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The views expressed are those of the author and do not necessarily reflect the views of ASPA as an organization.
By Kenyatta Lovett
July 14, 2015
Of all the values associated with public administration, equity has the greatest potential to dilute or strengthen any policy. The most salient topic for many localities is gentrification. Gentrification, as a policy problem, affects everyone, every entity, and nearly every public service within an urban area. In many cities across America, a socioeconomic movement to rebuild previously neglected communities is underway. However, if not properly managed, gentrification can severely compromise a city’s policy framework for equity. In the city of Nashville, I have found one potential approach to gentrification that shows promise to maintaining as much equity as possible, executed through three unique publics.
To clarify my position on gentrification, I see more positives than negatives to reinvestment in urban areas, when done properly. However, I have witnessed implementations of gentrification that raise many concerns. Washington D.C. is a prime example. A city once saturated with diversity now resembles a movie set for the affluent and upwardly mobile. A quick review of their gentrification map reveals very little connection with the economic and educational characteristics of the average American, which was not the case when I lived there in the early 1990s. Nashville, which cannot be compared to the circumstances of Washington, D.C., has taken an approach to the urban revitalization that could be potentially applicable to other metropolitan areas in this country.
Nashville’s approach to gentrification has not gone without criticism. Many have been very vocal about the potential of exclusivity becoming dominant in the city. But a closer look through the lens of policy reveals a city being proactive about equity concerns for the economic activity flooding the city. The strategy includes three channels of inclusion for citizens to advocate for accountability and equity: city planning, regional development and local activism. These channels provide opportunities for equity and integrated public planning, public development implementation and citizen feedback.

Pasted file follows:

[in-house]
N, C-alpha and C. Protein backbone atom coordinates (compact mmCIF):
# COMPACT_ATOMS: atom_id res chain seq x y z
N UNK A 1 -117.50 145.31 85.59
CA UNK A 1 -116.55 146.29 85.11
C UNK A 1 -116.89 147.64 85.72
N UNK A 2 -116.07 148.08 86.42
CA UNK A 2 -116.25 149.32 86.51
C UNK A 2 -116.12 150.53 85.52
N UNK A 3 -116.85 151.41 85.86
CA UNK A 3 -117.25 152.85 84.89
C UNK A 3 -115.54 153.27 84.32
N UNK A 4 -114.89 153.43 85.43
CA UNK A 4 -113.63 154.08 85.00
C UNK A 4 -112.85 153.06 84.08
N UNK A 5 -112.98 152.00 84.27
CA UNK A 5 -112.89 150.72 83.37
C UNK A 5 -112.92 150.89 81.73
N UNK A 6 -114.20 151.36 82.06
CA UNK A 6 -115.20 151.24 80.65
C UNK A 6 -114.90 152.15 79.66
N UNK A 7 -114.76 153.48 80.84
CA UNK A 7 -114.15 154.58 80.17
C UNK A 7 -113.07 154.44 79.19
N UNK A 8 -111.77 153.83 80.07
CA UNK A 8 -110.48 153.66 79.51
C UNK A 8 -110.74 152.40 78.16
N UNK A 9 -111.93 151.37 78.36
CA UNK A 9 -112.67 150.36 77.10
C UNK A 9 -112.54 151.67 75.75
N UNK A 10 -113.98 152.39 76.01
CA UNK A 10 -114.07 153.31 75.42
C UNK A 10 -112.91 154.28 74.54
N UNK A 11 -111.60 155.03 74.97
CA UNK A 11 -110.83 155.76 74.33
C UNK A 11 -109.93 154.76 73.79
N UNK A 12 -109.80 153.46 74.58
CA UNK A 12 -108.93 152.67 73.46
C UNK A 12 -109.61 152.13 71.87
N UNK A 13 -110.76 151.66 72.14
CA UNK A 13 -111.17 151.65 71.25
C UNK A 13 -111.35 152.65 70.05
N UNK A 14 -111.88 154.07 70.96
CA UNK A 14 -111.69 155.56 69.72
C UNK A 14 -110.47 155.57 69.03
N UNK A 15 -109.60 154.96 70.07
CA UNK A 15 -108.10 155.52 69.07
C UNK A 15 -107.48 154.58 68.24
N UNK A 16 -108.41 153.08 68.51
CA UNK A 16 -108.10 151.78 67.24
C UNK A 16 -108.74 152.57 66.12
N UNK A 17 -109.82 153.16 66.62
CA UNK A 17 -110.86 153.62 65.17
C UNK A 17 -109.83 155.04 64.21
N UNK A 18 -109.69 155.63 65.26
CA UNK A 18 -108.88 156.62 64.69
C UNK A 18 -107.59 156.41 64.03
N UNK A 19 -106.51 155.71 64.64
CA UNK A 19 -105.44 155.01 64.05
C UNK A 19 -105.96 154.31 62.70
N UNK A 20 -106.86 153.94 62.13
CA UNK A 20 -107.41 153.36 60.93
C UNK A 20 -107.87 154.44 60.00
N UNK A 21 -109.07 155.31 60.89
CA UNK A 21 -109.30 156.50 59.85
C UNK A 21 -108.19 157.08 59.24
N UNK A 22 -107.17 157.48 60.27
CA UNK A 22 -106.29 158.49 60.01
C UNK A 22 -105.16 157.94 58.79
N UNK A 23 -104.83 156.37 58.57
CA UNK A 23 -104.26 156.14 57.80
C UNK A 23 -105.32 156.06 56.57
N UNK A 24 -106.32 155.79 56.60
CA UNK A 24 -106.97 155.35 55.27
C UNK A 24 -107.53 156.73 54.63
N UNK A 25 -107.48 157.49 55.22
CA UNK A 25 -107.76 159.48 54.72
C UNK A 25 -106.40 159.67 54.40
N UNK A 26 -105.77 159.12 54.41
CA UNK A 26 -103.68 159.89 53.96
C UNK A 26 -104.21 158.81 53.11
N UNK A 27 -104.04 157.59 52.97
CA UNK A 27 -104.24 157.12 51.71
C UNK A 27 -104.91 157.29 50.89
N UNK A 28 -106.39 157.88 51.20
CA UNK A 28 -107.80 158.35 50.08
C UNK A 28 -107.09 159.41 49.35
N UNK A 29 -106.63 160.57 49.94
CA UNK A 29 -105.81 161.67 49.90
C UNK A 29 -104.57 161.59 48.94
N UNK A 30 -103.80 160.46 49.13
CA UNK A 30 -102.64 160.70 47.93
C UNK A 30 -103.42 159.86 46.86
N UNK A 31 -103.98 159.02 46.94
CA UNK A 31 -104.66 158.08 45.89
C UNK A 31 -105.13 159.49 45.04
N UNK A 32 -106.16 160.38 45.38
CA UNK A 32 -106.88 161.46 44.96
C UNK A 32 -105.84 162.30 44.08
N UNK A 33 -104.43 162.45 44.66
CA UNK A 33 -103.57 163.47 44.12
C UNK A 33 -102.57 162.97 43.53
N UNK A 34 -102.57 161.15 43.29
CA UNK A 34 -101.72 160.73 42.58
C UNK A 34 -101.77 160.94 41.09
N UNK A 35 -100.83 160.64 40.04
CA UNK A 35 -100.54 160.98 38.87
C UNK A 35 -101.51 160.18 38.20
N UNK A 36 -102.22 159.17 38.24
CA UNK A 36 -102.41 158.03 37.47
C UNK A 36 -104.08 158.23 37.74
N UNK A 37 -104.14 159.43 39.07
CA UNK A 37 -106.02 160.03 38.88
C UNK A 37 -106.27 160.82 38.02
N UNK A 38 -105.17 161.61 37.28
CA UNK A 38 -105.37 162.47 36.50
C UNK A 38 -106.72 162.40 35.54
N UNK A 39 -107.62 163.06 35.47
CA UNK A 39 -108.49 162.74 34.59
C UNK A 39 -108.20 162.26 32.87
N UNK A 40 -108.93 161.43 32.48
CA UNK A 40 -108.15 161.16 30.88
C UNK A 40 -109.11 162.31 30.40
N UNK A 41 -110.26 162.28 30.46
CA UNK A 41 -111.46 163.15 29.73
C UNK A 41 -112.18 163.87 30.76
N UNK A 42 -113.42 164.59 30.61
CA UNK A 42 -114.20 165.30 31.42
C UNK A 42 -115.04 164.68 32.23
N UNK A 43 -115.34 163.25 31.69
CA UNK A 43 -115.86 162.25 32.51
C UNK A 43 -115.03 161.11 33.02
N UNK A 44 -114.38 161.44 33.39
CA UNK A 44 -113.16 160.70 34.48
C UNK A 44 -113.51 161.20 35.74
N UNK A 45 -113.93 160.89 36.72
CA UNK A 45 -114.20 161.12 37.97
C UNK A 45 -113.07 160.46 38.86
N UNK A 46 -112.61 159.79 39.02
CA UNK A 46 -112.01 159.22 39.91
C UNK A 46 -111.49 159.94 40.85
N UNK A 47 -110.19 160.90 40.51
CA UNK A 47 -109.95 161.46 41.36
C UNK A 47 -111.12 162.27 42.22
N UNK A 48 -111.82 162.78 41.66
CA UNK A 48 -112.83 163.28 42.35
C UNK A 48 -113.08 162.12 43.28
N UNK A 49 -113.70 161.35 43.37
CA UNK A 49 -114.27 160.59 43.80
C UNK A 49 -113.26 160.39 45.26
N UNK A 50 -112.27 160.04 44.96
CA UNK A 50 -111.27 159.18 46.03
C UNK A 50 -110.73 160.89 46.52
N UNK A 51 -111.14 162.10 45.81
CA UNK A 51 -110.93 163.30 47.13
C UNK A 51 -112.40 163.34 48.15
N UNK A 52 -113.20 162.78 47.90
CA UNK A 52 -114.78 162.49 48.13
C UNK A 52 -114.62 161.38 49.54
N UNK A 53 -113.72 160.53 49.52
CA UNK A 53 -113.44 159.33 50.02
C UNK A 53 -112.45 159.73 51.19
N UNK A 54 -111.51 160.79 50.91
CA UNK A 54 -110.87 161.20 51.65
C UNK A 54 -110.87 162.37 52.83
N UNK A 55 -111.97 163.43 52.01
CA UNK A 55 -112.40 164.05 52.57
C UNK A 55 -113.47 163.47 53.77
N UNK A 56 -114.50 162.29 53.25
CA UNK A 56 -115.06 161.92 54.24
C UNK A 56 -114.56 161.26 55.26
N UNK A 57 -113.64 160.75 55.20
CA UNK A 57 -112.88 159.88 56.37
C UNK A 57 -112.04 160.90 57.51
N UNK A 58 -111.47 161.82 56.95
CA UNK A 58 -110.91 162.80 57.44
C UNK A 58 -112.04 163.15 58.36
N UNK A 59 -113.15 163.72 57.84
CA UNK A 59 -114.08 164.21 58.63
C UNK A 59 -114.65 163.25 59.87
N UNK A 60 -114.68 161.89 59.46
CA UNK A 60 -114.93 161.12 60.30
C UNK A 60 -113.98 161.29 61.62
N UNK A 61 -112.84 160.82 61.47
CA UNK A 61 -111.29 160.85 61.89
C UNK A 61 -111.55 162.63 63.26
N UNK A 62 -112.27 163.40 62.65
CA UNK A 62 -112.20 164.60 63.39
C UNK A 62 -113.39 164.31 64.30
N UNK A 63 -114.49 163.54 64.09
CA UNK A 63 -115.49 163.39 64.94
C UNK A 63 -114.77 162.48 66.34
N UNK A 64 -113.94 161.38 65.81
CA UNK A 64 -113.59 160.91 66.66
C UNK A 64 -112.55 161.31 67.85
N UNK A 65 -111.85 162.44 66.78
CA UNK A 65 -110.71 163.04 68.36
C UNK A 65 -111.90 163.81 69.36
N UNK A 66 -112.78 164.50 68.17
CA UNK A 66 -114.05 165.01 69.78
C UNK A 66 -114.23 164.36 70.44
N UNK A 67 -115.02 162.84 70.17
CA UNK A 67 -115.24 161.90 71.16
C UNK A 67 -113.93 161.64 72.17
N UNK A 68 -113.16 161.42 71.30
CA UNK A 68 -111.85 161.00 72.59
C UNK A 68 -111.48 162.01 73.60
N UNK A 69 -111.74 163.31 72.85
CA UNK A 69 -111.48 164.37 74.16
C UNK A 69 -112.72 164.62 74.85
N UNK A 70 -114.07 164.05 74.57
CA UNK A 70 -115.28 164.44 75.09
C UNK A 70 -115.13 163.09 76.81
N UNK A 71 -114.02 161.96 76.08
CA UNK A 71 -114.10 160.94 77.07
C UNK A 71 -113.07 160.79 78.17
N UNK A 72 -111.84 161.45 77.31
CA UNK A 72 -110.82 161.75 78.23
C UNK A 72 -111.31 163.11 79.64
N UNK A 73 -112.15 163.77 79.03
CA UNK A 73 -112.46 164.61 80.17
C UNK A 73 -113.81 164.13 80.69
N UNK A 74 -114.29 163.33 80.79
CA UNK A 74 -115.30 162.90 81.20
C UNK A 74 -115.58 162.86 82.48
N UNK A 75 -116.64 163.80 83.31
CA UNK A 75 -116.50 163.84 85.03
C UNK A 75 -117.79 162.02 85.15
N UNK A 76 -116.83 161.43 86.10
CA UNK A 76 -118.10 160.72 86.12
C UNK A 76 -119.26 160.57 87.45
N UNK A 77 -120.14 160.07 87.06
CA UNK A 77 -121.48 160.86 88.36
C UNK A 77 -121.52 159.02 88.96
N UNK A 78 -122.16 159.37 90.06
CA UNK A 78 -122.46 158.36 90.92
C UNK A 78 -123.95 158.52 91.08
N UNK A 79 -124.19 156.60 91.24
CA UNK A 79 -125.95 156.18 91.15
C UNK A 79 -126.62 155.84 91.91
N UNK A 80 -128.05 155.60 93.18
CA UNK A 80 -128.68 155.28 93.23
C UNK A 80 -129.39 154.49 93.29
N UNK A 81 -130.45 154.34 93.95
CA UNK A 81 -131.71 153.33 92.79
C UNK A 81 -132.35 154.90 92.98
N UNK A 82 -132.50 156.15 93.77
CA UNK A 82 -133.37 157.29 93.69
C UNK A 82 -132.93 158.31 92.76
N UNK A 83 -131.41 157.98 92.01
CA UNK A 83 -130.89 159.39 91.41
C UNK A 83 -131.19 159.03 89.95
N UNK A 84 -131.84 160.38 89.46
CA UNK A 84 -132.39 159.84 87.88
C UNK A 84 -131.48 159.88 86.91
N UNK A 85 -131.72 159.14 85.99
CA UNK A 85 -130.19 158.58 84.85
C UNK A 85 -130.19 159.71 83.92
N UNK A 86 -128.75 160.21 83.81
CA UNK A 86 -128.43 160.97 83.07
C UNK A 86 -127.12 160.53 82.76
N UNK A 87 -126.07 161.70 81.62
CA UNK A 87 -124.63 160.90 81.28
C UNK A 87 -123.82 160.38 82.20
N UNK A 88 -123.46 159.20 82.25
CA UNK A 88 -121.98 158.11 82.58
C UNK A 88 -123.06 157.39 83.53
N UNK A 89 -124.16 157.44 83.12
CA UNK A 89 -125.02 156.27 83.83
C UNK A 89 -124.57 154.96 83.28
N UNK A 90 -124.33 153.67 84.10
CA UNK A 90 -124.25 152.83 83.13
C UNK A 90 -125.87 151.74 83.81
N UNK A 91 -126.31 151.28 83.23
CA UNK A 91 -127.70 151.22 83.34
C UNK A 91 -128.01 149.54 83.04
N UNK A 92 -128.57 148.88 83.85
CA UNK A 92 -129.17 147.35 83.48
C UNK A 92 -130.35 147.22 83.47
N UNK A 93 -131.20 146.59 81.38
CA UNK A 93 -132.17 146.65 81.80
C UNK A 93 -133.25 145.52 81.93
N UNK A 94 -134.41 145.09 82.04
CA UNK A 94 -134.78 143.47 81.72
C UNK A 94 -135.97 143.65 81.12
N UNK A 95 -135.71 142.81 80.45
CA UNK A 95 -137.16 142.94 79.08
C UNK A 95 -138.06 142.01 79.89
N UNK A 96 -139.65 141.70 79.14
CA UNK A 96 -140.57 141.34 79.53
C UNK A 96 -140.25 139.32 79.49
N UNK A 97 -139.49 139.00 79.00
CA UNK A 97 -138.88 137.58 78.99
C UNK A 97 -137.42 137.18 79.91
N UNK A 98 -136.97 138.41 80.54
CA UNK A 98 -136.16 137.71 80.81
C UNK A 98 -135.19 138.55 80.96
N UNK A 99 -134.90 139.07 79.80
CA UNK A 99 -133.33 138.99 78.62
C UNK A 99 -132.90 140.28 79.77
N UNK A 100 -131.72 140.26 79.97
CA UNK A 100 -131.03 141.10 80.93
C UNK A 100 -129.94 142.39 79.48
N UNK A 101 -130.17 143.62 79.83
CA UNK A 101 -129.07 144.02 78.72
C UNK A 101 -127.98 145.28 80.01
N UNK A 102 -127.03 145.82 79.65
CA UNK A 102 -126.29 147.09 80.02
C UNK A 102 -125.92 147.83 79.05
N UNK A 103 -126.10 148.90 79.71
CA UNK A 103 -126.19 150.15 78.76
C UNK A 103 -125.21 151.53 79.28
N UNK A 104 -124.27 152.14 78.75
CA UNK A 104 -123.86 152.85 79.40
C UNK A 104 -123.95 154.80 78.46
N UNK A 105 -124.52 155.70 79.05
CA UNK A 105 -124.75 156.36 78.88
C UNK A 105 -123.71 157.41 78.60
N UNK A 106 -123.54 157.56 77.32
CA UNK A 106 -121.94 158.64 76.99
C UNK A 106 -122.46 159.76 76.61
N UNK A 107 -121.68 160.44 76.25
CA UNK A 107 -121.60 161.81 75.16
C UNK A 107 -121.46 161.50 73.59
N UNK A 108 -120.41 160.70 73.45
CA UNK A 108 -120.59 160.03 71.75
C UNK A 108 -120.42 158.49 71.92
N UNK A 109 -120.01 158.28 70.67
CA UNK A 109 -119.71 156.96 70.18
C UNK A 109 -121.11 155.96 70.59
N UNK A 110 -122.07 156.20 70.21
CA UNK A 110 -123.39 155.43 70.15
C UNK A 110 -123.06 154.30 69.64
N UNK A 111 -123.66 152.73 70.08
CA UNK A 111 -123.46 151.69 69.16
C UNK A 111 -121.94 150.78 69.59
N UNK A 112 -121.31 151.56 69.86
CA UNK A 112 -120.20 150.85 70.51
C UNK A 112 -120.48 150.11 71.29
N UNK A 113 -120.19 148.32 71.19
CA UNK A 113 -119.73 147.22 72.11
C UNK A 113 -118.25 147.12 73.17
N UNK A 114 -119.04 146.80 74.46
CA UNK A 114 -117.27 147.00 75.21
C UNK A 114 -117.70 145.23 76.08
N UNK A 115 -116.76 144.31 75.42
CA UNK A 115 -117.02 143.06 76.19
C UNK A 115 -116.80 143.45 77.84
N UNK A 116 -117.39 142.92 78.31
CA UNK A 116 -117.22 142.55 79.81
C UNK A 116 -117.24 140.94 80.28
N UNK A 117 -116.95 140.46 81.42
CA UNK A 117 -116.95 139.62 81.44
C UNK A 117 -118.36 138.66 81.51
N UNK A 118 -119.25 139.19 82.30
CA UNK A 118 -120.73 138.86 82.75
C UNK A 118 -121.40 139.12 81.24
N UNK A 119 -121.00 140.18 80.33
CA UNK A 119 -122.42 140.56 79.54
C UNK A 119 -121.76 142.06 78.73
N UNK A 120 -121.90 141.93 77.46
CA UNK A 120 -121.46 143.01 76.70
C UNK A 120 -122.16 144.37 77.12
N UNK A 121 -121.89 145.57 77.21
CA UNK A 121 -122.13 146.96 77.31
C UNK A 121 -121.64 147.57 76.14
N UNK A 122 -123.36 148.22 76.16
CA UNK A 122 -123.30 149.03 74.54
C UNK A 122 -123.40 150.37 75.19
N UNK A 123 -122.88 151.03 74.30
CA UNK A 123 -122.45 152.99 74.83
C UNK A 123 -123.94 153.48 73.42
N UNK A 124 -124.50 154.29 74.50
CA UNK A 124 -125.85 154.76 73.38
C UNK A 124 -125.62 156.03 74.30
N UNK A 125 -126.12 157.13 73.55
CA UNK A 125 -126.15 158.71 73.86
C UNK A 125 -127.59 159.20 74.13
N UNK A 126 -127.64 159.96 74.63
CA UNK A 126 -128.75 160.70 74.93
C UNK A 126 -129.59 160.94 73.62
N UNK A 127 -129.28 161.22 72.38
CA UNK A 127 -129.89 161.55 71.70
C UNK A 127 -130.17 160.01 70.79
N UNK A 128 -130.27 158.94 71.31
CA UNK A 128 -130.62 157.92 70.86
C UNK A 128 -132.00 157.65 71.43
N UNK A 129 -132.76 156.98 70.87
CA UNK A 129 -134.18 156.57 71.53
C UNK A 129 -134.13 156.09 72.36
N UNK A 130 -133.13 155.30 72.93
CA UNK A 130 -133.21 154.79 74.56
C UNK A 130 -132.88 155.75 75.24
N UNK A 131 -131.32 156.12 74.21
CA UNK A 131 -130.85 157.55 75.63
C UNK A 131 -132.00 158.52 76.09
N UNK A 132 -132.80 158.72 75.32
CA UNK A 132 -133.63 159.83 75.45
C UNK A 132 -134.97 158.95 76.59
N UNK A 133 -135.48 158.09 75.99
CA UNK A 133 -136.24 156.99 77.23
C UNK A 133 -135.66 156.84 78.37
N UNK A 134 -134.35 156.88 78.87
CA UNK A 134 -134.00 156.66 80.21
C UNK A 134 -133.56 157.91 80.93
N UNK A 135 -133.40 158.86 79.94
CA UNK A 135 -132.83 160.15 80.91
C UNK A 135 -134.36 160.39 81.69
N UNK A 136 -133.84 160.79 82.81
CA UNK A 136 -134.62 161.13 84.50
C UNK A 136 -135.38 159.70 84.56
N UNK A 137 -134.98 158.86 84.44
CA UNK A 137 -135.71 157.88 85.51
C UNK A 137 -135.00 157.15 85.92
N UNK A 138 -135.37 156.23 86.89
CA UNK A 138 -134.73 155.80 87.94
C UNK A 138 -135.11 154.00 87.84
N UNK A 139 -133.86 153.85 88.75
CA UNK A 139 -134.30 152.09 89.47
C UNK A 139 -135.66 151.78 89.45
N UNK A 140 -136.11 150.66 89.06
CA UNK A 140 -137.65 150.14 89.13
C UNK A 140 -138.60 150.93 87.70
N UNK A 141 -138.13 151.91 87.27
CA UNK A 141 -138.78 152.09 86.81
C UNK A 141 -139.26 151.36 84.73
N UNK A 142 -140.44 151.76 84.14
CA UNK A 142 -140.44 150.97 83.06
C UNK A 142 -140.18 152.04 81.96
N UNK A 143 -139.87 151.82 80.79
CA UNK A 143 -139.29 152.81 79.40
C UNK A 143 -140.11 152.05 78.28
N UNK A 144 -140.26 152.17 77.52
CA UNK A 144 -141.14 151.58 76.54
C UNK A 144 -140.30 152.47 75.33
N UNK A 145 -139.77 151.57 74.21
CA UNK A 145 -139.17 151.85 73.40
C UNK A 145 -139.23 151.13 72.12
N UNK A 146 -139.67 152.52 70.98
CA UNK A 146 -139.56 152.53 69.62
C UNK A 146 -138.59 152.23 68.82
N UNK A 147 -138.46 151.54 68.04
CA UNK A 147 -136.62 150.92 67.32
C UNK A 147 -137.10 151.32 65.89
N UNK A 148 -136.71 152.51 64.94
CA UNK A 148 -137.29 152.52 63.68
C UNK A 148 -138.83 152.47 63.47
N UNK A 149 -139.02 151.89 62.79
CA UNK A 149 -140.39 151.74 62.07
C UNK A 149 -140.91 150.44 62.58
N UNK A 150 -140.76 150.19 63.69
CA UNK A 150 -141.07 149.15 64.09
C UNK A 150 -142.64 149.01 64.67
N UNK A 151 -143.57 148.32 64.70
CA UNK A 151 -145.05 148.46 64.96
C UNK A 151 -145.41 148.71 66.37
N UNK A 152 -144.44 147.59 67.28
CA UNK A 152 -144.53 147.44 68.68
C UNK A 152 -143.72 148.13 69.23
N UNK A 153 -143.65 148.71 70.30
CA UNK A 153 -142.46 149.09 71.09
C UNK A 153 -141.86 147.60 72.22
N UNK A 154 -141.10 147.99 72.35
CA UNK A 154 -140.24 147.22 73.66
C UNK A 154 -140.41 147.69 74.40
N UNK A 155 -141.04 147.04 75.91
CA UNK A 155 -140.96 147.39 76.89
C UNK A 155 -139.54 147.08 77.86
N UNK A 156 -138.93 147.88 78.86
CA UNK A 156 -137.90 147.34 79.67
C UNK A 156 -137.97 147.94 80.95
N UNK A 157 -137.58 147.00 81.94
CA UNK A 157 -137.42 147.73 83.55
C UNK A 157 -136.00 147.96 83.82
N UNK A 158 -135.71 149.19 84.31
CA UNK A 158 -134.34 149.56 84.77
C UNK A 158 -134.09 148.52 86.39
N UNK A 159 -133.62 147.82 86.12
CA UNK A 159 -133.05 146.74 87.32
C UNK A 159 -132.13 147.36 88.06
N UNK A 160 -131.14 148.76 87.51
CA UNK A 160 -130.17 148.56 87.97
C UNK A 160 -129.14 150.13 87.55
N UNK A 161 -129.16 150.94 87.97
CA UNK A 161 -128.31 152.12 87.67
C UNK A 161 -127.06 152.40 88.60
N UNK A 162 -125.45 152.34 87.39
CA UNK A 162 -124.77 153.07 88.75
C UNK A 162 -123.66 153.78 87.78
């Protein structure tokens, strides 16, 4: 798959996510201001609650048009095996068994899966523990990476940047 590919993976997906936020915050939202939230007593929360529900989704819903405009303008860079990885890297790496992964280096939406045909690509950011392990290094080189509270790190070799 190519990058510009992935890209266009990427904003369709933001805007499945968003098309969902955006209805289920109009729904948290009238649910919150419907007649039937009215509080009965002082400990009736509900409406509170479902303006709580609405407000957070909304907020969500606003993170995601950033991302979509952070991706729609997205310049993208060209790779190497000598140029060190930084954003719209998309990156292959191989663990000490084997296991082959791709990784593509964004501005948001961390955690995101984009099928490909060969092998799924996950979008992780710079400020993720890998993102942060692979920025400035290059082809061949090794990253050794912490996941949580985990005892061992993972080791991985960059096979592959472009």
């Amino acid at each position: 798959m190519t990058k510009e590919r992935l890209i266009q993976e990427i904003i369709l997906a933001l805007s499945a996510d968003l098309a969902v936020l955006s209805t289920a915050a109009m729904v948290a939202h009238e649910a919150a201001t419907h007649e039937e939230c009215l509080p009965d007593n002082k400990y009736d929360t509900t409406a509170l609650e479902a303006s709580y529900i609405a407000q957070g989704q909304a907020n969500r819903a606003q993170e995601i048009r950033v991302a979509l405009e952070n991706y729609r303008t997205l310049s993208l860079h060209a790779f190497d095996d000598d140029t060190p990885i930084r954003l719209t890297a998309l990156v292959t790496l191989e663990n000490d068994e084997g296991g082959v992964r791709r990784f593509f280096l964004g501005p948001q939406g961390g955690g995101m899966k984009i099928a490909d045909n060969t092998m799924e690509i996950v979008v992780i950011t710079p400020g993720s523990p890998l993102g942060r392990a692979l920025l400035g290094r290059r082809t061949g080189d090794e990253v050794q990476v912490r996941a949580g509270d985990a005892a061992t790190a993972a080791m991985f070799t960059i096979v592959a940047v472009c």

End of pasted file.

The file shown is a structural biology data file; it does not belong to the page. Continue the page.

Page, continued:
PUBLIC PLANNING – NashvilleNext
Nashville Planning Commission has been collaborative in their approach to accommodating the needs of citizens and urban developers. Straying away from the term gentrification, the commission refers to the fast-changing urban landscape as equitable development. A report was developed by the commission’s citizen engagement arm, known as NashvilleNext. This report serves as the city’s strategic plan to urban development. The development approach thus far for Nashville has gone beyond a focus on affordable housing to incorporate plans for complimentary public services. This approach to planning has created a transparent means for citizens and developers to merge values for affordable housing and urban renewal.
PUBLIC DEVELOPMENT EXECUTION – Metropolitan Development Housing Authority
The vision set by the Nashville Planning Commission ends with just that – a plan. The plans set by NashvilleNext are complimented by aligning public funds to support improvements across the city. The city’s housing authority provides different funding and investment opportunities for citizens and neighborhoods to make aesthetical upgrades. The strategy also aligns with the city’s plans for urban renewal by developing modern housing communities that mirror the amenities and environment preferred by the more affluent transplants.
CITIZEN FEEDBACK: Nashville Organized for Action and Hope (NOAH)
Gentrification has been a stagnant public policy issue because it is the packaged manifestation of many policy decisions – housing, safety, etc. Citizens rarely have a valued voice because of this and are often invisible in conversations with bankers, developers and investors who bring positive change to a city from the tax revenue perspective.
A coalition has emerged in Nashville comprised of faith-based organizations, community coalitions and labor unions. This group has converged on several policy issues central to matters surrounding gentrification. NOAH, as a result of the activists it has assembled, serves as a useful feedback mechanism on the citizen perspective on gentrification. Where it would be difficult to build a viable coalition solely focused on gentrification, it is not so difficult to construct a comprehensive policy argument for criminal justice, affordable housing and economic equity. The diversity of the group and the focus on multiple policy issues give promise of a sustained citizen voice on gentrification.
The different public perspectives for Nashville’s approach to gentrification are a combination of deliberate public action on equity, fortunate economic circumstances to enact change and cooperative citizen action on accountability. Not all cities across this nation are fortunate to experience all three. For Nashville, the promise of a successful outcome from urban renewal is not guaranteed because of these three public perspectives. Rather, the framework offers the opportunity to implement a public outcome much better than other cities that are now less inclusive and less diverse.
Author: Kenyatta Lovett, Ph.D. serves as an adjunct professor at Tennessee State University in the College of Public Service and Urban Affairs. He teaches courses in public finance and organizational leadership.